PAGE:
Principles are true for all religions. We think that principles would be different in two very different sets of philosophical views, but they’re not. There is a basic agreement in every culture about principles such as integrity, kindness, and honesty — we all know they are essential for a healthy society.

Practices, on the other hand, change. Practices are the things we do that change with changing times. We may do something differently because of new knowledge. For example, a long time ago they gave babies opium when they cried. Now that would be considered child abuse. Obviously that is not a principle, it’s a practice. In the midst of complexity we always seek security in practices, so it is very easy to teach practices. A nurse mechanically rubbing a baby in a nursery is an example of practice without principle; the underlying principle for the practice of infant massage is the bonding between parent and baby. You may get short-term value from practices; you may get limited benefits. Principles, however, give you long-term benefits — on every level — that never end. President Thomas Jefferson’s words are worth reflecting upon:

“In matters of style, swim with the current. In matters of principle, stand like a rock.”

A paradigm is a way of seeing things; it’s the picture we have in our minds of how our universe works. It’s our best guess at how things are, our best assumptions about how things work, where people are coming from, and what is true.

Paradigms, though, may be based on inaccurate information. Let’s say I invite you to my house in Colorado, and I mistakenly give you a map with a misprint — it says, “Colorado” at the top, but it is actually a map of Illinois. You get in your car and you get lost because you do not have an accurate map. That’s what a paradigm is : it is our map of the territory. But the map is not the territory. So our paradigms are subject to updating. This is where we try to cultivate teachability or humility, the frame of mind where you think you know what is right, but you are always open to new information.

For the longest time, we thought that babies couldn’t see at all when they were born, much less see in utero, so we behaved accordingly. Then suddenly — seemingly overnight — we discovered they can see and actually they can see quite clearly. It shifted our paradigm of what the infant’s reality is — and that shift continues to happen over and over again.

As soon as we think we know all about an infant’s experience — what the world looks and feels like to them — we discovered they know and experience more than we thought. At one point we also thought babies couldn’t feel until a certain age — that they didn’t feel pain! That paradigm was very convenient for adults, but it wasn’t true.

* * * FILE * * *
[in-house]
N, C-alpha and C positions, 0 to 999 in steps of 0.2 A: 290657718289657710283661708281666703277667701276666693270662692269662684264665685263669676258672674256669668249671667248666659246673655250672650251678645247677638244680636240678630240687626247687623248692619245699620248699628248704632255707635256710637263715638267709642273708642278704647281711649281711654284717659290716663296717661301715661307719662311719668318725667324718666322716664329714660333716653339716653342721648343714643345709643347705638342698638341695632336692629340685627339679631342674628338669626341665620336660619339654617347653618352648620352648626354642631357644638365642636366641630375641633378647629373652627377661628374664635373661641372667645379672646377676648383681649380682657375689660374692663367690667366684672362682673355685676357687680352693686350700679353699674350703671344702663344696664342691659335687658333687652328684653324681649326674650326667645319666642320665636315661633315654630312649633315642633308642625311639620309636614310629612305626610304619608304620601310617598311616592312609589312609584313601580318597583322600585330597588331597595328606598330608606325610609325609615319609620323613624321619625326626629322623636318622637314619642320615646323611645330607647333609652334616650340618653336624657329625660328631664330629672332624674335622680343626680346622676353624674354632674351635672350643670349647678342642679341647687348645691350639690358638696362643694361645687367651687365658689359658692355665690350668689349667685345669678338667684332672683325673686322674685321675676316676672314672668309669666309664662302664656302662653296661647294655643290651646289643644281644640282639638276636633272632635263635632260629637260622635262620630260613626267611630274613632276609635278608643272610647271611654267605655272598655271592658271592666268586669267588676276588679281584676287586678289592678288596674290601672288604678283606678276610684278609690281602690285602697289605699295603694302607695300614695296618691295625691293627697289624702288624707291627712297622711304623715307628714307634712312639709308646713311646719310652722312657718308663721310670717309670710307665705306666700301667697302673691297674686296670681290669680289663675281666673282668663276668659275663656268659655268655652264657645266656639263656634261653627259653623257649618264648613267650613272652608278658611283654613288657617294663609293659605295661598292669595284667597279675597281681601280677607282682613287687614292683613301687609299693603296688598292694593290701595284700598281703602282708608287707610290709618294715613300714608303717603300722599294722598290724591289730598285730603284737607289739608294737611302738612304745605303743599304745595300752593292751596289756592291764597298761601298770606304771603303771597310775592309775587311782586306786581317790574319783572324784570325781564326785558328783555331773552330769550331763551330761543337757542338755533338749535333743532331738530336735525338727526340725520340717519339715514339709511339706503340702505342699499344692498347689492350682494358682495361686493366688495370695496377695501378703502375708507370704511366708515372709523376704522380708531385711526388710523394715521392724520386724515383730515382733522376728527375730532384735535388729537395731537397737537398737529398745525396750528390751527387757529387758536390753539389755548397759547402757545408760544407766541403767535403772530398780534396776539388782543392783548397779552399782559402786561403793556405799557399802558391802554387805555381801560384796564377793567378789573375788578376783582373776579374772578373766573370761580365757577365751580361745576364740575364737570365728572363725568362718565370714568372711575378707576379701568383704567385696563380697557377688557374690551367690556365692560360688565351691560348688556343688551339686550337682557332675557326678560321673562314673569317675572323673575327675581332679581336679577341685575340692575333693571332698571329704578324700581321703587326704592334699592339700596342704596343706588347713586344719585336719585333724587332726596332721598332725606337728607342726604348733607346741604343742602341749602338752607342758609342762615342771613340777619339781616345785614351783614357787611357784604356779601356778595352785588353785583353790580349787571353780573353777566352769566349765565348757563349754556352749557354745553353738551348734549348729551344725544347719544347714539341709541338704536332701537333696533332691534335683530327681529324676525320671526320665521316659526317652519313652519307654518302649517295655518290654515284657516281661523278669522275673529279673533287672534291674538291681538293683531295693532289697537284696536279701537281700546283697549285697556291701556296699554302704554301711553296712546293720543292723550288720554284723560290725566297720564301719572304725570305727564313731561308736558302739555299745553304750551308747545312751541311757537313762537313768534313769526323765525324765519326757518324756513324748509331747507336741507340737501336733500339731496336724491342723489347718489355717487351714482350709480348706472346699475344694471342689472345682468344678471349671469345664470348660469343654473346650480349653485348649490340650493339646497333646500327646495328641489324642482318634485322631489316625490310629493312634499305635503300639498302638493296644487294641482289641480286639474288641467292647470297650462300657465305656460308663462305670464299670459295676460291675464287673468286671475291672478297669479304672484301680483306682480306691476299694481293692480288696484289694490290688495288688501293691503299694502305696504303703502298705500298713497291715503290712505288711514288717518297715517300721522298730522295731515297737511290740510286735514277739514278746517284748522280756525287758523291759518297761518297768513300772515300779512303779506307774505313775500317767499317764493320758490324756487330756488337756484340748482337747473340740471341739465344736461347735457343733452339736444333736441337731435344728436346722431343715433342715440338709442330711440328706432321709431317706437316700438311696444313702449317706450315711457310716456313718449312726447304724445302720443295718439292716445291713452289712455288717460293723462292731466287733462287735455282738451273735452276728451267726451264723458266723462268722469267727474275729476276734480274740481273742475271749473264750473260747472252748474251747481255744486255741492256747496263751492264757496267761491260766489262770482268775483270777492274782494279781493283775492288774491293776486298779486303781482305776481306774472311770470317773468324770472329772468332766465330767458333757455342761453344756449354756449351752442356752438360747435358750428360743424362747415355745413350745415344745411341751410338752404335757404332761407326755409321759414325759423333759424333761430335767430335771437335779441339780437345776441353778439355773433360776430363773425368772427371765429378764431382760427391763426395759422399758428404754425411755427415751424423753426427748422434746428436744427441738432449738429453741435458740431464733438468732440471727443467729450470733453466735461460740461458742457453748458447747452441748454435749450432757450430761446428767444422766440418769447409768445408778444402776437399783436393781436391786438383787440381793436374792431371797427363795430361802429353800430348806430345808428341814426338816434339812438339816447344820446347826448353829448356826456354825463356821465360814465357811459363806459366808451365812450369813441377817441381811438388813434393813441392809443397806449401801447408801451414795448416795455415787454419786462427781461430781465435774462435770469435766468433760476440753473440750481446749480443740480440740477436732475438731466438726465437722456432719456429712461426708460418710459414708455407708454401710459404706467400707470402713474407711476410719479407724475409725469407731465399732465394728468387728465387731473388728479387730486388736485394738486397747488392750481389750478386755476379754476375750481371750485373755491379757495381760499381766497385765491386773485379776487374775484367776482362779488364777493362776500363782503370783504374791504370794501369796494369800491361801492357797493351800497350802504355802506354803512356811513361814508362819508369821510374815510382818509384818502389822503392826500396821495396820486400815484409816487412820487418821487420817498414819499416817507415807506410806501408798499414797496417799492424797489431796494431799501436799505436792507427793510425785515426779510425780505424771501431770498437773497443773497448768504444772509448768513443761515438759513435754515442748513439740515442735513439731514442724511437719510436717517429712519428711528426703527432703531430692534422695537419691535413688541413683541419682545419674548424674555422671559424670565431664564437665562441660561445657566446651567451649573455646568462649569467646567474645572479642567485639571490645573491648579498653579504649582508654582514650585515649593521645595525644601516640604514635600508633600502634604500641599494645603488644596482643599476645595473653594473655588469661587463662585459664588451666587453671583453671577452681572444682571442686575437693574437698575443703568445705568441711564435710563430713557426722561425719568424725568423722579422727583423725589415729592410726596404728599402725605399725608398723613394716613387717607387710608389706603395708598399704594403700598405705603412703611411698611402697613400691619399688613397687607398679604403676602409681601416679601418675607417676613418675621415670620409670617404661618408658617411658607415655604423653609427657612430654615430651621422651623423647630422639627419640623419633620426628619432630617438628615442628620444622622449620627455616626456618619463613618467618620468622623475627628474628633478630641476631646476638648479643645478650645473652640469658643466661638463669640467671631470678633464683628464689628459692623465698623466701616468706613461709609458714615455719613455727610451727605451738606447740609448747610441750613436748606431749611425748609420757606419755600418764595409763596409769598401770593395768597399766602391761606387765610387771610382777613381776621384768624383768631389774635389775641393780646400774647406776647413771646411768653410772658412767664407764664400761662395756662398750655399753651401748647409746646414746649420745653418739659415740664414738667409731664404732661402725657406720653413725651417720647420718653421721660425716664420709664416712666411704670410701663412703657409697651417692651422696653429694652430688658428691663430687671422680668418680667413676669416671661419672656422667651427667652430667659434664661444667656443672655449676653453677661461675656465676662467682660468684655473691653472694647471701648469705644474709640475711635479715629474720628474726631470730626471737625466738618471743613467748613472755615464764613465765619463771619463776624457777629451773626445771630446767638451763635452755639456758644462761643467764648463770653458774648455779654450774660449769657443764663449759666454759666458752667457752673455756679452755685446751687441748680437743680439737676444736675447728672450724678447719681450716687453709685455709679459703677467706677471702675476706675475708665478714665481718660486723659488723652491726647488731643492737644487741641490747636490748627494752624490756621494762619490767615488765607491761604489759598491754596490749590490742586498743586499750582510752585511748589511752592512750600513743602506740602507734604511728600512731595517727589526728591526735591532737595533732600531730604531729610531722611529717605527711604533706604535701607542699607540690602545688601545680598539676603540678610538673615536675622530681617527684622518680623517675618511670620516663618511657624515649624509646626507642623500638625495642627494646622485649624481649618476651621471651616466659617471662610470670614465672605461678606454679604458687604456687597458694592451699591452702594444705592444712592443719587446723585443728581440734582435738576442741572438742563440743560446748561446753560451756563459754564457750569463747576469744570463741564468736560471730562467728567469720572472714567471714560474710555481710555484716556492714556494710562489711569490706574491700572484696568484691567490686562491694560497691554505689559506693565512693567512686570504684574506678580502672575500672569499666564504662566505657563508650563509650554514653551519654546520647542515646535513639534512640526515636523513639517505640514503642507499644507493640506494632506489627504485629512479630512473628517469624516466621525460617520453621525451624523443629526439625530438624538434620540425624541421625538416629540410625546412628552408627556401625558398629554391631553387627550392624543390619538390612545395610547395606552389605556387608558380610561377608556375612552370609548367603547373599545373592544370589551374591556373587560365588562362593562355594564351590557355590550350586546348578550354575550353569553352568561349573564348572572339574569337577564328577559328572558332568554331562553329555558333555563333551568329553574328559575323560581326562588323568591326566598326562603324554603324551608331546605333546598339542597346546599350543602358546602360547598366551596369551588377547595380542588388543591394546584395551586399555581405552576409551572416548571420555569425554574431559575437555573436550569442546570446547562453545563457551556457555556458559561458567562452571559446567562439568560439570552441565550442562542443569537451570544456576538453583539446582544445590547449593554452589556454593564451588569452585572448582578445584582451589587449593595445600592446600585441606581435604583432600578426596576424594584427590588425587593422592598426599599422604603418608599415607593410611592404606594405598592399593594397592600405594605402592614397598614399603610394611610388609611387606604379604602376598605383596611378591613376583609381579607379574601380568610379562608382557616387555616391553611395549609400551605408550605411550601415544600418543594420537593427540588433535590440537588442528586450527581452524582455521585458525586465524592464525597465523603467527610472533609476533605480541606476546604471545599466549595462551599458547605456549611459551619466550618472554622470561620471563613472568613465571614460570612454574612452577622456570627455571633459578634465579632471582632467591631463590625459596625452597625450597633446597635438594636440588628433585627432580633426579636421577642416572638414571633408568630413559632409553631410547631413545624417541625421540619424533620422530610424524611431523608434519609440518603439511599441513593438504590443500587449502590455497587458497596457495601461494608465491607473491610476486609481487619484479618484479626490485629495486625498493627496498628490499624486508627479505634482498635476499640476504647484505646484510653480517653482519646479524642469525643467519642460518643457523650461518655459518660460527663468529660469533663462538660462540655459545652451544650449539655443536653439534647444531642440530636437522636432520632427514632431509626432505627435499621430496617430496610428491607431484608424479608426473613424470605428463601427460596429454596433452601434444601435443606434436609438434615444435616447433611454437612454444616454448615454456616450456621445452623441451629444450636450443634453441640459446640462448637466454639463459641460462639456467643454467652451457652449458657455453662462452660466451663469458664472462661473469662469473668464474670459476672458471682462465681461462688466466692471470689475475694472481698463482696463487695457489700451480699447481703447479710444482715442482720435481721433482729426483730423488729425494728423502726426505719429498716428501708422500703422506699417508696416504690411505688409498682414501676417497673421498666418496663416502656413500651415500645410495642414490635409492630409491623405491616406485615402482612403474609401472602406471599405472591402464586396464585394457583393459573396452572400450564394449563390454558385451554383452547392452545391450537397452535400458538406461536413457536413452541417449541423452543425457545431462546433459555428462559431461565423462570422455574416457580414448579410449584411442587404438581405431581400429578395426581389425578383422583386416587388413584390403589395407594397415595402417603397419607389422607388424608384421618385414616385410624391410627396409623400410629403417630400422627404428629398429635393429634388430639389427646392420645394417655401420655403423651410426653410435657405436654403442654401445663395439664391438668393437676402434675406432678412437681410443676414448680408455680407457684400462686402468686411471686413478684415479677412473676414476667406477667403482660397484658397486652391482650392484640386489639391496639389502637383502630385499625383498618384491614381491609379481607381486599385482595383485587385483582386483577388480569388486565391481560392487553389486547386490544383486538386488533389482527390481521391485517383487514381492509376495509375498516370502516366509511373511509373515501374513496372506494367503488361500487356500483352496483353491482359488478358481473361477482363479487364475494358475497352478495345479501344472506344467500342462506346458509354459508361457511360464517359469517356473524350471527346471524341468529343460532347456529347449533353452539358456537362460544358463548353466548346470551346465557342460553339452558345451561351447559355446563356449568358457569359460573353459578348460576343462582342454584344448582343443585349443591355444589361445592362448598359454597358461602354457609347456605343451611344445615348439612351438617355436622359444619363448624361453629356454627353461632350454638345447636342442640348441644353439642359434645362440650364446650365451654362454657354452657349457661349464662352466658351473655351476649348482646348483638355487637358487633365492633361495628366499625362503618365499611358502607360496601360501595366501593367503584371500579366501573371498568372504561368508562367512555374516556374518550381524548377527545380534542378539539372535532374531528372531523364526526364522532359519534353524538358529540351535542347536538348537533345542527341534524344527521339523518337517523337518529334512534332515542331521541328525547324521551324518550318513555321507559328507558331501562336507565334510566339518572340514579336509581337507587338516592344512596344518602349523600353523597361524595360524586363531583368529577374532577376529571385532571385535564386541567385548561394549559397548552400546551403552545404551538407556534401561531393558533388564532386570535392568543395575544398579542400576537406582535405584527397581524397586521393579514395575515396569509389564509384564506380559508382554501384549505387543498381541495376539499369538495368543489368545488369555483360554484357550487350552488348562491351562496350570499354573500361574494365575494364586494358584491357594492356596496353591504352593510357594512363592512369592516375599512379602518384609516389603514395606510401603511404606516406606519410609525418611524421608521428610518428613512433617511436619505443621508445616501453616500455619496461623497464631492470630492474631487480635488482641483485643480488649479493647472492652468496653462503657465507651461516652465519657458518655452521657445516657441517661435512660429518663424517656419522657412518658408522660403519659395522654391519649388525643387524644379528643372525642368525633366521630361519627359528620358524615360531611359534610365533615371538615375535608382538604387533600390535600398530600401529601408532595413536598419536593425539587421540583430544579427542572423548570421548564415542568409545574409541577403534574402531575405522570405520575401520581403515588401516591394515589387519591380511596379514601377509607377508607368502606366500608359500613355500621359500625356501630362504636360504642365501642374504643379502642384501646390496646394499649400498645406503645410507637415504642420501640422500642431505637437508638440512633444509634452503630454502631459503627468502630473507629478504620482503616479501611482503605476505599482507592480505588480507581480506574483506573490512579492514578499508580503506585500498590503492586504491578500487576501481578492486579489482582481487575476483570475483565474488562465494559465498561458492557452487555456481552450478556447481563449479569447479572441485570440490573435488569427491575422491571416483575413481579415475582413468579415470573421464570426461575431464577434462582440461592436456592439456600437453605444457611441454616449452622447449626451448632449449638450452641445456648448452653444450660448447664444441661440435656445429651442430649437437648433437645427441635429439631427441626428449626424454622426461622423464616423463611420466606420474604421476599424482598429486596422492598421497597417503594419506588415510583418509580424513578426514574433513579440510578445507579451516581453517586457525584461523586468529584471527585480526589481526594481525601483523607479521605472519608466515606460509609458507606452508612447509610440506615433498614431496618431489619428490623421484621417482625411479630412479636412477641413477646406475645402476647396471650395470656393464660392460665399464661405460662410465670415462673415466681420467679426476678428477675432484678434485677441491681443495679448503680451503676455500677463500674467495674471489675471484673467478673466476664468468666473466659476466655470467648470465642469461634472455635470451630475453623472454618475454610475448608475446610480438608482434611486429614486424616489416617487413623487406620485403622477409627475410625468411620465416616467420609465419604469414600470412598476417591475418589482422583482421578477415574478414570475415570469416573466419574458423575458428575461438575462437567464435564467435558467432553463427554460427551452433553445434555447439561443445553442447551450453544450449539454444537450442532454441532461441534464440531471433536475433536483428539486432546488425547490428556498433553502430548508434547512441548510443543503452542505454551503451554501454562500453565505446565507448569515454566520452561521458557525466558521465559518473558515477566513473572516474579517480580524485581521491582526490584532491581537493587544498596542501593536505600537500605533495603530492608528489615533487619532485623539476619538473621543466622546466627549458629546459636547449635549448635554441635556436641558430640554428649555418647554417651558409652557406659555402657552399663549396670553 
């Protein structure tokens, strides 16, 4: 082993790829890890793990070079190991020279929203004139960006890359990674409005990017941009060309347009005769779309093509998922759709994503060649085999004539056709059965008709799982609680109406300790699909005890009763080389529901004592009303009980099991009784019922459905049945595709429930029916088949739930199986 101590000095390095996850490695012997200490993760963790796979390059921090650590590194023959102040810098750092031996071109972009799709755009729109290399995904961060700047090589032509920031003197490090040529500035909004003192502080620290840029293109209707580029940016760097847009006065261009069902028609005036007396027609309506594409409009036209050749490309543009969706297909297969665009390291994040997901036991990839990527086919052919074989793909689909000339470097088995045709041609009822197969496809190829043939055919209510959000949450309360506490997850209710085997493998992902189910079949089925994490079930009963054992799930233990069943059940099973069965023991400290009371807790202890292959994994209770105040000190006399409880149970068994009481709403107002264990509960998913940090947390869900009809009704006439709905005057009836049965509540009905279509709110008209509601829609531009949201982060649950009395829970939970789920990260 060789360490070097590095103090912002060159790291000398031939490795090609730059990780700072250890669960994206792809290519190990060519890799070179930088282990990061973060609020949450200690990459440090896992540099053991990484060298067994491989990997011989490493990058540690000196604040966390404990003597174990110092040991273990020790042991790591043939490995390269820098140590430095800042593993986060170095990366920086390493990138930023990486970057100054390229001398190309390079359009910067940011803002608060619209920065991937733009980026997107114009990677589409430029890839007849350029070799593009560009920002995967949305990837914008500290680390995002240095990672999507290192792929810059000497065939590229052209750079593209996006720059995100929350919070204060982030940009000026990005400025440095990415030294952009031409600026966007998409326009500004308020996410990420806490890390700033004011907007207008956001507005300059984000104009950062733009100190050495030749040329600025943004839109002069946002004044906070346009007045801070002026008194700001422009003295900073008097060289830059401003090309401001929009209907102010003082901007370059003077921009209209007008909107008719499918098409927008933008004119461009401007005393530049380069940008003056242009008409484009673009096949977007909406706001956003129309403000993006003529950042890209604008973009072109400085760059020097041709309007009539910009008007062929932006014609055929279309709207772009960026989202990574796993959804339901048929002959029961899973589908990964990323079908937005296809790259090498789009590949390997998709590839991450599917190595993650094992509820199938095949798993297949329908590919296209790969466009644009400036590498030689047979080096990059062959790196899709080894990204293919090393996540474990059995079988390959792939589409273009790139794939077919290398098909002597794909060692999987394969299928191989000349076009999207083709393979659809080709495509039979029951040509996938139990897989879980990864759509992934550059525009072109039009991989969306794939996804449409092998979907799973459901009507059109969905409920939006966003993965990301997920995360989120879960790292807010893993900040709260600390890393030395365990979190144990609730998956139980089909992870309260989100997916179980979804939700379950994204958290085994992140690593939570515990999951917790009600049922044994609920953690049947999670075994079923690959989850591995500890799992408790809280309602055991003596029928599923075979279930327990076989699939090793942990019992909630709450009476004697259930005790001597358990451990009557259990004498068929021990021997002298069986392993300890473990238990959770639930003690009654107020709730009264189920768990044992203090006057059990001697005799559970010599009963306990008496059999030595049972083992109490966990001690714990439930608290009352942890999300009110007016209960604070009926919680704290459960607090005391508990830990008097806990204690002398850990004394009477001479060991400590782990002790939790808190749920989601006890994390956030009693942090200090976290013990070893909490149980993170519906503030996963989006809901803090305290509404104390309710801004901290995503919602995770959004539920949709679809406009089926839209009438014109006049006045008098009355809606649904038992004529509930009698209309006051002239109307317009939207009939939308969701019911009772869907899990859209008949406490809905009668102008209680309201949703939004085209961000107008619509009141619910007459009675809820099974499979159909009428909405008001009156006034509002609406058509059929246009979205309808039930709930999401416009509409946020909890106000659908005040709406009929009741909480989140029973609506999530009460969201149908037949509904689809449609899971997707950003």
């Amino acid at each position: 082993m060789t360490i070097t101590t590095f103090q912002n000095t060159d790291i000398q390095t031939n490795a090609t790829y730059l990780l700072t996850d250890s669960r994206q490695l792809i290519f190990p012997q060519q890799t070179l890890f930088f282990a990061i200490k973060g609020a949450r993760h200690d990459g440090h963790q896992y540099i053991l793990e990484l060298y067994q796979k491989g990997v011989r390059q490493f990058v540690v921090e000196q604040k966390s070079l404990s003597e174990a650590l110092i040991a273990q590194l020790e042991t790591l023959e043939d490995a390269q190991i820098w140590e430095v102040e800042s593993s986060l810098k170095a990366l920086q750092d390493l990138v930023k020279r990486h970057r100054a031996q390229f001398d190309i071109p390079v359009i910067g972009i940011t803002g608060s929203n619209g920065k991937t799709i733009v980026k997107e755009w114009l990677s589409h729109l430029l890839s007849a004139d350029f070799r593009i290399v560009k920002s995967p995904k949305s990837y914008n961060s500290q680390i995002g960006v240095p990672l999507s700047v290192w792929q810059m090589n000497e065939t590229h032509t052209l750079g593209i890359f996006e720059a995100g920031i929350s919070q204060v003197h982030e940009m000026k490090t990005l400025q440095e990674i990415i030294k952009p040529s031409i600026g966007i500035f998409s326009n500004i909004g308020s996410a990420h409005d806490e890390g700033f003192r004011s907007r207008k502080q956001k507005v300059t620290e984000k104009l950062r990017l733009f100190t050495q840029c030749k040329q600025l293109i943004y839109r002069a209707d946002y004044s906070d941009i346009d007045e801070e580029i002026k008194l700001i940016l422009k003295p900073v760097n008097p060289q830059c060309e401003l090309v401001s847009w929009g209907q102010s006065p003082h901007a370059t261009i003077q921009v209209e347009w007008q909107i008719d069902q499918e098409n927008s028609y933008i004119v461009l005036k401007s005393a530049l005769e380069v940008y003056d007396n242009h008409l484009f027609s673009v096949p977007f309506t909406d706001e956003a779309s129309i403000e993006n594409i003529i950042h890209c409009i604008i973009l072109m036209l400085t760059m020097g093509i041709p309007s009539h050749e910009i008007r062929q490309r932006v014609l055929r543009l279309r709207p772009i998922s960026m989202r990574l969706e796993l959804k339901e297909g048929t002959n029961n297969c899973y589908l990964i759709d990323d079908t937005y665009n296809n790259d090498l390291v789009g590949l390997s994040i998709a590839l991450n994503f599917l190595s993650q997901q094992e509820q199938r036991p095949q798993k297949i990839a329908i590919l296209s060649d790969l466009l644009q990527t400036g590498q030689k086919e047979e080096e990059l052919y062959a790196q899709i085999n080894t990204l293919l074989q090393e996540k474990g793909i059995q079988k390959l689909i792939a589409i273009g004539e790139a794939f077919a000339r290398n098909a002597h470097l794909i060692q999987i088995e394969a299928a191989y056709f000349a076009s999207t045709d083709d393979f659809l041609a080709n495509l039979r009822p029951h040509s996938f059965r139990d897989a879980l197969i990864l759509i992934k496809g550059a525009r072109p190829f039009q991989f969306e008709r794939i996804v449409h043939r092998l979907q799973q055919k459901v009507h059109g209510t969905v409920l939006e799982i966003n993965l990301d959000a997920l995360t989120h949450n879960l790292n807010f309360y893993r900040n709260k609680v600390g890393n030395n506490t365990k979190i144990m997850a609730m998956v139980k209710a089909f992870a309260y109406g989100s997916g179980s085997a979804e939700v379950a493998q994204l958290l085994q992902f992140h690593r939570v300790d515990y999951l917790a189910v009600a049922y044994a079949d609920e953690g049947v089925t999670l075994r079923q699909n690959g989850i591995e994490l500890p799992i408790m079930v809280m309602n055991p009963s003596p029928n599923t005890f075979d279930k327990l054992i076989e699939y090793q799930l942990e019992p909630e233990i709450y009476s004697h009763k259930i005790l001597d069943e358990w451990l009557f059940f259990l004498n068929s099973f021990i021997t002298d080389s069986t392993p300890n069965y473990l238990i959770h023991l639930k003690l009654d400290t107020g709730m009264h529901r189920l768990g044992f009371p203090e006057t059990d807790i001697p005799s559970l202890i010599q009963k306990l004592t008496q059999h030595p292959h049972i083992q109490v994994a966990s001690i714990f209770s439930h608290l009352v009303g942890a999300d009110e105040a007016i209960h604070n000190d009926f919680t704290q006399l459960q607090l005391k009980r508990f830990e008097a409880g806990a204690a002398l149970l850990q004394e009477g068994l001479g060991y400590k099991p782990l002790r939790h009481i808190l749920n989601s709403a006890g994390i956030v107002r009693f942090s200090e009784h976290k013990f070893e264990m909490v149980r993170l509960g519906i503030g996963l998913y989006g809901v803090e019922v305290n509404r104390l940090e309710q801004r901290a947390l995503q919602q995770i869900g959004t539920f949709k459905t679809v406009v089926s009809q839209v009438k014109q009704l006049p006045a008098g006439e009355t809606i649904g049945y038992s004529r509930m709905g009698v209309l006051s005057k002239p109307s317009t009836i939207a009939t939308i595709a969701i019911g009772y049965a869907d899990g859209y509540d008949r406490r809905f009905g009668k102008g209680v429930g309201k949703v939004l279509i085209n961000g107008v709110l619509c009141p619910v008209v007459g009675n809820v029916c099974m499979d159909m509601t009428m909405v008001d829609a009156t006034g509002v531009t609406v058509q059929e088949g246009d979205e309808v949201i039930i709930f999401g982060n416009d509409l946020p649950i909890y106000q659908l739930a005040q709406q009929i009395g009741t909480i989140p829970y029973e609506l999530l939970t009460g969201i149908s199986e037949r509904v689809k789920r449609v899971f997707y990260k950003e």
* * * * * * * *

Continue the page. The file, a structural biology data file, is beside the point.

We correct our paradigms by listening — to other people and to information that comes to us when we study, when we think deeply about what our paradigms are, and by trying to adjust them to what is current, what is real. We use our principles as a guide for doing that.


One of the most useful projects I have undertaken is to write a personal mission statement for my life. I wrote a personal mission statement several years ago, and every year on the first of January, I review my statement and make changes to bring it into alignment with what I understand to be my chief principles. I also review the past year, and evaluate what I did and how I expressed my stated mission in my everyday life. If there is an area that is being neglected, I try to understand why and figure out how I might address that aspect in the coming year.

My personal mission statement comprises my guiding principles. It is statement, in my own words, about how I wish to be in every area of my life. Throughout the year, as I plan all my activities and goals, I review this statement and ask myself, “Does this project, plan, or goal resonate with my mission in life?”

You probably already have an overall sense of purpose about being good person, serving humanity, maybe even realizing God, and so on. Breaking that general purpose down into specific behaviors can be very helpful — you will find yourself doing more thinking, less reacting. We are often pressured, cajoled, manipulated, and maneuvered into doing countless things that do not necessarily move us any closer to our goals, and that may, in fact, pull us away from our fundamental principles. Stating these principles can be the first step toward gaining the inner strength and courage to be what we really, truly want to be, deep down in our souls.